Still, this is an impressive technical feat and is the culmination of years of research in music analysis. Yamaha have invested heavily in music analysis and hold many patents. Here are a few examples:

  • U.S. Patent 9,378,719: Technique for analyzing rhythm structure of music audio data, June 28, 2016
  • Patent 9,117,432: Apparatus and method for detecting chords, August 25, 2015
  • U.S. Patent 9,053,696: Searching for a tone data set based on a degree of similarity to a rhythm pattern, June 9, 2015
  • U.S. Patent 9,006,551: Musical performance-related information output device, April 14, 2015
  • Patent 9,275,616: Associating musical score image data and logical musical score data, March 1, 2016
  • U.S. Patent 9,142,203: Music data generation based on text-format chord chart, September 22, 2015

The last patent is not music analysis per se. It may be one of several patents covering technology that we will see in the next Yamaha top of the line (TOTL) arranger workstation.

I think we will be seeing more features based on music analysis. Yamaha’s stated mission is to make products that delight customers and to provide features that are not easily copied by competitors. Yamaha have staked out a strong patent position in this area let alone climbing over the steep technological barrier posed by musical analysis of audio.

Copyright © 2017 Paul J. Drongowski

Roland GO:KEYS – First impressions

I’m happy to write what may be the first end-user review of the Roland GO:KEYS.

The GO:KEYS is one of two new entry-level keyboards from Roland. The GO:KEYS has a street price (MAP) of $299 USD and is intended to inspire new keyboard players without a big out-of-pocket outlay.

The hook is the five zone, Loop Mix mode. The 61 keys are separated into 5 one octave zones: Drum, Bass, Part A, Part B and Part X. Each key in a zone triggers a two measure musical loop that repeats until the zone-specific STOP key is struck. The Drum and Bass zone lay down the basic groove while Part A and Part B add the harmonic bread and butter, like electric piano comping or a string pad. Part X adds variation with up to four phrase subgroups. Only one phrase can play in a zone at a time.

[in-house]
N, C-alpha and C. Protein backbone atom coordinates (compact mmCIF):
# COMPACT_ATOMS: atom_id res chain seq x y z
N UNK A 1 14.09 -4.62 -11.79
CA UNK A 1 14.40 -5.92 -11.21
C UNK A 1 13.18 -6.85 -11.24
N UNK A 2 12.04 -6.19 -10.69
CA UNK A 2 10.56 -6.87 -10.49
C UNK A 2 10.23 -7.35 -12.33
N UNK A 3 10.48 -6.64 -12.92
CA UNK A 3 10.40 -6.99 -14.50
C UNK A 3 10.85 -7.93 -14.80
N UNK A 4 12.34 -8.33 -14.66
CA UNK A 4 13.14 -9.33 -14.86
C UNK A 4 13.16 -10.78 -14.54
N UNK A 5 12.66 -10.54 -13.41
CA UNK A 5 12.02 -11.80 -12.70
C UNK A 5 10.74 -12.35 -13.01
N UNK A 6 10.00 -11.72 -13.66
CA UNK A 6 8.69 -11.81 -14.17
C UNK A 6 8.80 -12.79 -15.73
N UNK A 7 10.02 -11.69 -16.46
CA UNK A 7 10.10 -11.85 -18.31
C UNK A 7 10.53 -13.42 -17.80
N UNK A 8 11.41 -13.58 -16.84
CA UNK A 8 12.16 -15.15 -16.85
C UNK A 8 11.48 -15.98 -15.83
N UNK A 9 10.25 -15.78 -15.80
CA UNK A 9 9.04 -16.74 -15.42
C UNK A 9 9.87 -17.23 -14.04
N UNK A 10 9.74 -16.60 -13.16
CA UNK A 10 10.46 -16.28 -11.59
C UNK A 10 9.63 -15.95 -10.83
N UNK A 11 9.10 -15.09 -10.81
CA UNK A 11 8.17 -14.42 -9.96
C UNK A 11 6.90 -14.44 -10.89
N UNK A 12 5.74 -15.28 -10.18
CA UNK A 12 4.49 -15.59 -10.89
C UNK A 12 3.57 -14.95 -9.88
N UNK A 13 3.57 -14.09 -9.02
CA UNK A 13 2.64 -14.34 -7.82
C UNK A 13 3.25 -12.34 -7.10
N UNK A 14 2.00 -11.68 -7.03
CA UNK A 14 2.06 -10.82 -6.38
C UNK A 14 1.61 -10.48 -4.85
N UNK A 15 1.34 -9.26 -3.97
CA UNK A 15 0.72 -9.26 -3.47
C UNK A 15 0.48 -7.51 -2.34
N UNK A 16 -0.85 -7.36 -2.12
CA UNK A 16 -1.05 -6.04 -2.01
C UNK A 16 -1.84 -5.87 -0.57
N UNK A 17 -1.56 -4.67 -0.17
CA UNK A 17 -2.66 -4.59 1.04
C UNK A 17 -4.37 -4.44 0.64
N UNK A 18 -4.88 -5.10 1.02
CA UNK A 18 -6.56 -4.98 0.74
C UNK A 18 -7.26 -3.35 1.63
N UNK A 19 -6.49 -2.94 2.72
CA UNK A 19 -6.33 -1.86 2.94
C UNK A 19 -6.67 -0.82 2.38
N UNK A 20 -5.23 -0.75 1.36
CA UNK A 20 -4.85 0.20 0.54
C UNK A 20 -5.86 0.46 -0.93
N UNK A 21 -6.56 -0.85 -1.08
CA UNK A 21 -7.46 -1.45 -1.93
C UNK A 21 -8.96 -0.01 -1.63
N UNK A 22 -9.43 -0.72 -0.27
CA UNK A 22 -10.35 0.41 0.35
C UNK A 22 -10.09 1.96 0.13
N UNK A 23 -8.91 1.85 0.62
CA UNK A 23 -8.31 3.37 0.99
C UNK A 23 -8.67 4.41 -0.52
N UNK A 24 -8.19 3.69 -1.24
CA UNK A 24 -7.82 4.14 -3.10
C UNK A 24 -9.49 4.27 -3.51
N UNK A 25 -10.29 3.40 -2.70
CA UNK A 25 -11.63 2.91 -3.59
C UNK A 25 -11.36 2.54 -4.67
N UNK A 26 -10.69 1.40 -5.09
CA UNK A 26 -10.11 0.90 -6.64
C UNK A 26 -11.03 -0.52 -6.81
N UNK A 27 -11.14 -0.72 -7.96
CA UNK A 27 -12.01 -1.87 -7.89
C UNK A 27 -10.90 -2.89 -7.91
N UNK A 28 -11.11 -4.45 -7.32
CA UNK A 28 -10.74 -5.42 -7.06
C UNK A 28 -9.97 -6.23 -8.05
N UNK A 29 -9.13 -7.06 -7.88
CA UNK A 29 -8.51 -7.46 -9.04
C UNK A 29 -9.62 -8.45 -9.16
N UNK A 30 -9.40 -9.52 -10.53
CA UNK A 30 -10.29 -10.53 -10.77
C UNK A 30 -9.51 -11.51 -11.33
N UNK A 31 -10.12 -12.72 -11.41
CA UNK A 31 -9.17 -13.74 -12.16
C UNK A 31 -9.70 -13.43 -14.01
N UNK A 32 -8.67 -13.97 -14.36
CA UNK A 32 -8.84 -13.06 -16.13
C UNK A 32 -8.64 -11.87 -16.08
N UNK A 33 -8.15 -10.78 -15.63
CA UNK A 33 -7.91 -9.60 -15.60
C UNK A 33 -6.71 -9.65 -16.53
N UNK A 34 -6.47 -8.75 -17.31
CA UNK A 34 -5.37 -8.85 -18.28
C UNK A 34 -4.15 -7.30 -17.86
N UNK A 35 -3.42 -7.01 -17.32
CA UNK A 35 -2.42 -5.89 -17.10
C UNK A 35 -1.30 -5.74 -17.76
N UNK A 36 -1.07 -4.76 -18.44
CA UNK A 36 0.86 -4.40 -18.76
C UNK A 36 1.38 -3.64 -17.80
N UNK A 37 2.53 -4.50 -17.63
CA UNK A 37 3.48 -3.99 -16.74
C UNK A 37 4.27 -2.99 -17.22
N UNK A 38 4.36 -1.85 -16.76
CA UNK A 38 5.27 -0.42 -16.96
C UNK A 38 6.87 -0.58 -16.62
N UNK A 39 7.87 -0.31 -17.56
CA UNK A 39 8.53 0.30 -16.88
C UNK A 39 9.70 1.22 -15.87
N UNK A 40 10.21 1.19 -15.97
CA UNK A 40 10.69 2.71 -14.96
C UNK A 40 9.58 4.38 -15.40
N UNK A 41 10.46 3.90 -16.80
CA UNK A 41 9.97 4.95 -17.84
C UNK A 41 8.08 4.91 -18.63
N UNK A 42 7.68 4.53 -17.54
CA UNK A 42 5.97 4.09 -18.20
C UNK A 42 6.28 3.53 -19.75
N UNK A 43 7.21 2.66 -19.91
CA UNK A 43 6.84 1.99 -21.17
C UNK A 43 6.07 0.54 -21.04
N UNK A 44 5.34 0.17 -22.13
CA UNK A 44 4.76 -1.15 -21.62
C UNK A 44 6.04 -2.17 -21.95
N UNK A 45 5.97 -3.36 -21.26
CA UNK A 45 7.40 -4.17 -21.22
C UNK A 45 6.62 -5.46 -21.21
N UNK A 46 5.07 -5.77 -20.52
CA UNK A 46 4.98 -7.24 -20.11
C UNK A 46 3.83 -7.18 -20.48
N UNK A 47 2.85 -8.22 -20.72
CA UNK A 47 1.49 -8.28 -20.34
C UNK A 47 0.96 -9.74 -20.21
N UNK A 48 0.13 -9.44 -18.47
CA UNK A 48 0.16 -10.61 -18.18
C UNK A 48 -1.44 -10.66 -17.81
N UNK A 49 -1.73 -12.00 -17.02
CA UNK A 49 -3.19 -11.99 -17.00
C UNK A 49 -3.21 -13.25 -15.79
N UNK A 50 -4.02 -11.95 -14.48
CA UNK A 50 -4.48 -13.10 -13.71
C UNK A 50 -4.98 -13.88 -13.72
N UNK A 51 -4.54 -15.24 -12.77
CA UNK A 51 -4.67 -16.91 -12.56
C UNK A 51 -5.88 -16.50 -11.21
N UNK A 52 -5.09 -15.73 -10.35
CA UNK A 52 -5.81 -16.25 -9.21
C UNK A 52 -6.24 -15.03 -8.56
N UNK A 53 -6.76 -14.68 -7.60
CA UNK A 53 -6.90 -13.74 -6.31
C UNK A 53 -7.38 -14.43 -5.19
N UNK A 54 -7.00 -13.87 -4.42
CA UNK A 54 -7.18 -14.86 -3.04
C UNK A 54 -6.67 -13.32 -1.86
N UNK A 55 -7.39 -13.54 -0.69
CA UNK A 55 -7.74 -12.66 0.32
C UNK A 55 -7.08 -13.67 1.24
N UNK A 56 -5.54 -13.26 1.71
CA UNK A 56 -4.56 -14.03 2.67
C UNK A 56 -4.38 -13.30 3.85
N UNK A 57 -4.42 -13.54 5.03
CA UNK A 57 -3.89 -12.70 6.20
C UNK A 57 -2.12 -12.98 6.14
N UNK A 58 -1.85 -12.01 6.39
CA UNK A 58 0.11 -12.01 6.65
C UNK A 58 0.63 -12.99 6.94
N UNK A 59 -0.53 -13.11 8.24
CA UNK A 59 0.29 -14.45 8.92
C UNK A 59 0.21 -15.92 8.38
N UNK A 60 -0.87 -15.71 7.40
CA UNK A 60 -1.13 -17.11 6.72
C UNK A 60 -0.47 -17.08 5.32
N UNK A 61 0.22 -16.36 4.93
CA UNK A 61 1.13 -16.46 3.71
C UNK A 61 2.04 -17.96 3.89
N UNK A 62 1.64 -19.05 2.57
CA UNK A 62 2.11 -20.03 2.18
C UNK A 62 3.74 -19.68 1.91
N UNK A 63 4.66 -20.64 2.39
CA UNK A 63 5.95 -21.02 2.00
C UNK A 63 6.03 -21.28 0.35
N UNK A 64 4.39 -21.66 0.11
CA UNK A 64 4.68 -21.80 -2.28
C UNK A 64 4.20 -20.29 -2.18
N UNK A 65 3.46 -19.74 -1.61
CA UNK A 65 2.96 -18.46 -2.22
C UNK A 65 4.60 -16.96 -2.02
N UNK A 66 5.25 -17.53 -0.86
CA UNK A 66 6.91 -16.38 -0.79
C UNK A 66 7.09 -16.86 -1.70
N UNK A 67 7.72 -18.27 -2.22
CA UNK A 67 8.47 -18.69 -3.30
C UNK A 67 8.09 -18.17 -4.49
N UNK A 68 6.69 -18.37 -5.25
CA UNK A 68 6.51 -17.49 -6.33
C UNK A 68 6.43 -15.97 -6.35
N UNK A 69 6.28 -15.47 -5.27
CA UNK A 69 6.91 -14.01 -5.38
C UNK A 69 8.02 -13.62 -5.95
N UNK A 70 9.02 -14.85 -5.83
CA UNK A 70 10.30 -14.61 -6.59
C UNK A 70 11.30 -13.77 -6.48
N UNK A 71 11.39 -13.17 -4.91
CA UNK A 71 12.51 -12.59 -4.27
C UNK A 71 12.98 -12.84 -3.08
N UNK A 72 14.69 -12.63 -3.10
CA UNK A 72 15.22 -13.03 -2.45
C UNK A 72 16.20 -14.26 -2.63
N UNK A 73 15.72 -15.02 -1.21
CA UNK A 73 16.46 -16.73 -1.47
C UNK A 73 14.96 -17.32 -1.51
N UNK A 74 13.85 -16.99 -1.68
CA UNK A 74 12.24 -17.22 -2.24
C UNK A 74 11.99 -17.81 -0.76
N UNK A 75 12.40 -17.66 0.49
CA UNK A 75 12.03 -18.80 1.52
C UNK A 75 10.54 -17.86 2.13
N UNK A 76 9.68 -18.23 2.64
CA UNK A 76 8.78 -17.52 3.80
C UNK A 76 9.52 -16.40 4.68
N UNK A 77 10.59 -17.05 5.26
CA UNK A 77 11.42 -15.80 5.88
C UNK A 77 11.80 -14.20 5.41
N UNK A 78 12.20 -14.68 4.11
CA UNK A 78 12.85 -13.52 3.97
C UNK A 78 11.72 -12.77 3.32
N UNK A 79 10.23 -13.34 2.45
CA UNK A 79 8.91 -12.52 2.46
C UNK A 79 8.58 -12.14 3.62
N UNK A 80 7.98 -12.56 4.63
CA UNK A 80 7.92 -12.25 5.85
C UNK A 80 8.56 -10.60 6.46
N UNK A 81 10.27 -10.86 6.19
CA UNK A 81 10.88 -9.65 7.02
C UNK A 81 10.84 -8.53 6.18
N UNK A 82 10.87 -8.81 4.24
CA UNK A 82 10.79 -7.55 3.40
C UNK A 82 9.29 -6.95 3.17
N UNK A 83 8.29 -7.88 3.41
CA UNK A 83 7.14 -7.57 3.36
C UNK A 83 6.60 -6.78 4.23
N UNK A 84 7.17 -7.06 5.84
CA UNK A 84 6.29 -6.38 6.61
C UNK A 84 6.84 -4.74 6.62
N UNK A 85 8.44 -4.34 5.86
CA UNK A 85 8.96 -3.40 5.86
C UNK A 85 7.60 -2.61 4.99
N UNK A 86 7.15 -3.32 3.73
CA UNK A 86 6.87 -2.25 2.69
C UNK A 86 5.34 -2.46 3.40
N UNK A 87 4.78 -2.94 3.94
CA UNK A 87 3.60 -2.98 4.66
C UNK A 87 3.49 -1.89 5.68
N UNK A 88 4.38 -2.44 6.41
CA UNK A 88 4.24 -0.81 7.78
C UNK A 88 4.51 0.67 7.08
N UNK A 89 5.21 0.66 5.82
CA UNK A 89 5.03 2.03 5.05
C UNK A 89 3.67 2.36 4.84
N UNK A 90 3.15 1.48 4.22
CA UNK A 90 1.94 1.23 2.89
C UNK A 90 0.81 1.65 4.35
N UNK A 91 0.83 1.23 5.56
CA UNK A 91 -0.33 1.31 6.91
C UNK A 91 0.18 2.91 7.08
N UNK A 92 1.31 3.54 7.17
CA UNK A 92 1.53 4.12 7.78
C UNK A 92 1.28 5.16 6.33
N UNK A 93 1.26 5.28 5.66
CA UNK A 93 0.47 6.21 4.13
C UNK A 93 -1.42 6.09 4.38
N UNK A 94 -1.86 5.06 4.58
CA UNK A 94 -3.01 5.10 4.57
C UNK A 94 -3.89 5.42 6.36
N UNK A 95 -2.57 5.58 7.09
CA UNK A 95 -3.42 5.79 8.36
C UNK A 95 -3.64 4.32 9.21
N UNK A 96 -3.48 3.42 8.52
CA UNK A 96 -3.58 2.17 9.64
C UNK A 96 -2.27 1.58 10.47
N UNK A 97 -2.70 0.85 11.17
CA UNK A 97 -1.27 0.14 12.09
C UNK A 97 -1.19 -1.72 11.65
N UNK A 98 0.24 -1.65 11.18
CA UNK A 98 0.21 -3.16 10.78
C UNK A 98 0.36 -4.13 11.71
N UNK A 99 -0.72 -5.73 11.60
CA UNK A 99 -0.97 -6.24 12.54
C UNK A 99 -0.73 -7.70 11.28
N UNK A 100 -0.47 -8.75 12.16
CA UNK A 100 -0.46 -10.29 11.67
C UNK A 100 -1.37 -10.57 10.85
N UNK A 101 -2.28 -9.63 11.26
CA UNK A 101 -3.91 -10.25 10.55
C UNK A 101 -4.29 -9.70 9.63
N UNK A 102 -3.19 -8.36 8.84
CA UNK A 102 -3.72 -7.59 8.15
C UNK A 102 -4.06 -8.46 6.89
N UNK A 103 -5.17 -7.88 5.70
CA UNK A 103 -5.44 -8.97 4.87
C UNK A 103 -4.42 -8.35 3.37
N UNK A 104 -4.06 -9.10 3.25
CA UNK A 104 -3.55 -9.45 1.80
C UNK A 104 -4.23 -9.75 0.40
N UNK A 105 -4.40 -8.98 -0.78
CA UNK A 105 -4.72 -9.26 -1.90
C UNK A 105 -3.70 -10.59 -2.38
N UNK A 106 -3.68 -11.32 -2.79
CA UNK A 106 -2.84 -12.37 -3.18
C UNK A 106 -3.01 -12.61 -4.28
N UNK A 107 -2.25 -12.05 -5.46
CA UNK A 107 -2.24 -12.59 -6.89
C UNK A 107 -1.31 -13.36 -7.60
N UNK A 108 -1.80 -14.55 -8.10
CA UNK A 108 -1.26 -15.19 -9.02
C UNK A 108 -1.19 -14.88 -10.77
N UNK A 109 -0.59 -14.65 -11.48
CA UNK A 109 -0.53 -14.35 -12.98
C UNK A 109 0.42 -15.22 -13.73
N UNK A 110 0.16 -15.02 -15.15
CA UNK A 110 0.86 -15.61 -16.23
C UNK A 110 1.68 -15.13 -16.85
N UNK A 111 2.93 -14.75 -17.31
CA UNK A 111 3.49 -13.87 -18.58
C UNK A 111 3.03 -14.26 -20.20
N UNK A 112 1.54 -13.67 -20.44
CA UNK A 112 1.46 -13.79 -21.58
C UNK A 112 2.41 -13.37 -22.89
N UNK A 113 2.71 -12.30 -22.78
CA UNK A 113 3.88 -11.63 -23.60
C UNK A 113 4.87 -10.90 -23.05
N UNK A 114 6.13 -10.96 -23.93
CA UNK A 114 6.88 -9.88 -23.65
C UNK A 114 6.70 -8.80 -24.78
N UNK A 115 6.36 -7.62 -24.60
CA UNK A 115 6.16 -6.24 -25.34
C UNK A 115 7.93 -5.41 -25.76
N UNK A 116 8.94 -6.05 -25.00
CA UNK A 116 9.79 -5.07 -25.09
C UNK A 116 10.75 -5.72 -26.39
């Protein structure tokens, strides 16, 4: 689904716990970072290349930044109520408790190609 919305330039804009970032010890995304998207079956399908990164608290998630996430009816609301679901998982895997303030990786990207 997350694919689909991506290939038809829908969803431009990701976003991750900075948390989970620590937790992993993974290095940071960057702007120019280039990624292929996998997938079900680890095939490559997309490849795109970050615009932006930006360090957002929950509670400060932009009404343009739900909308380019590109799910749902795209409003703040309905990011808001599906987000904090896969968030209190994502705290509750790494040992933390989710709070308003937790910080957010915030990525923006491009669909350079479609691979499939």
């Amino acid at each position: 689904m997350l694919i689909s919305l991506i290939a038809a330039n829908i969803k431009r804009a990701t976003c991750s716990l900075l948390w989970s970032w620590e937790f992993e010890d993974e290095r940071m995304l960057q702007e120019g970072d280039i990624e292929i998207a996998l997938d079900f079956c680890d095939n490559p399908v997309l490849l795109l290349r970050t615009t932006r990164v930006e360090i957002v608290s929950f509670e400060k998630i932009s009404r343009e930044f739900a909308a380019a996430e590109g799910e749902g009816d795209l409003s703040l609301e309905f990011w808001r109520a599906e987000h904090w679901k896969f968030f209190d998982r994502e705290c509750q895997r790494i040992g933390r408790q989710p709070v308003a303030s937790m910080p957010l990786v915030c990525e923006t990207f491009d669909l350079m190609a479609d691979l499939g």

The preceding paragraph takes more time to read than it takes to set up a backing track. When you have the band grooving, you can switch to regular keyboard mode and solo to your heart’s content. Whenever you feel like it, you can switch back to Loop Mix mode and move the band to a different place.

There are twelve different Loop Mix Sets. Each set is a scale-compatible collection of Loop Mix phrases. The twelve style names suggest the musical genres and the target audience for GO:KEYS. No polkas. The Sets are modern sounding, however, I can’t speak to the authenticity of the EDM styles. The FUNK set sounds more like funky smooth jazz — no JB, no George Clinton, here.

However, don’t let that stop you. Please watch the GO:KEYS videos that Roland has posted on Youtube. (Search “Roland GO:KEYS”.) You’ll quickly decide if the GO:KEYS is for you or not. I certainly have had a lot of fun jamming away.

Many aspects of the GO:KEYS are well-thought out. It’s clear that the developers tried to play their own creation and added a number of convenience features like using the touch strip to step through the Function menu. The GO:KEYS can remember previous settings across power-off and it remembers the last patch selected in each of the eight categories (piano, organ, strings, brass, drum, bass, synth and FX/guitar).

Recording and playback are fairly rudimentary. Don’t expect a workstation at this price point! You can record an improvised backing and save it to a song file. Thanks to USB, the song file, etc. can be saved to a PC or Mac through the back-up function. The PC or Mac treat the GO:KEYS like a flash drive. You copy the back-up folder to the PC/Mac and you’re done. The directions in the user manual are simple and accurate, so I won’t go into those details here.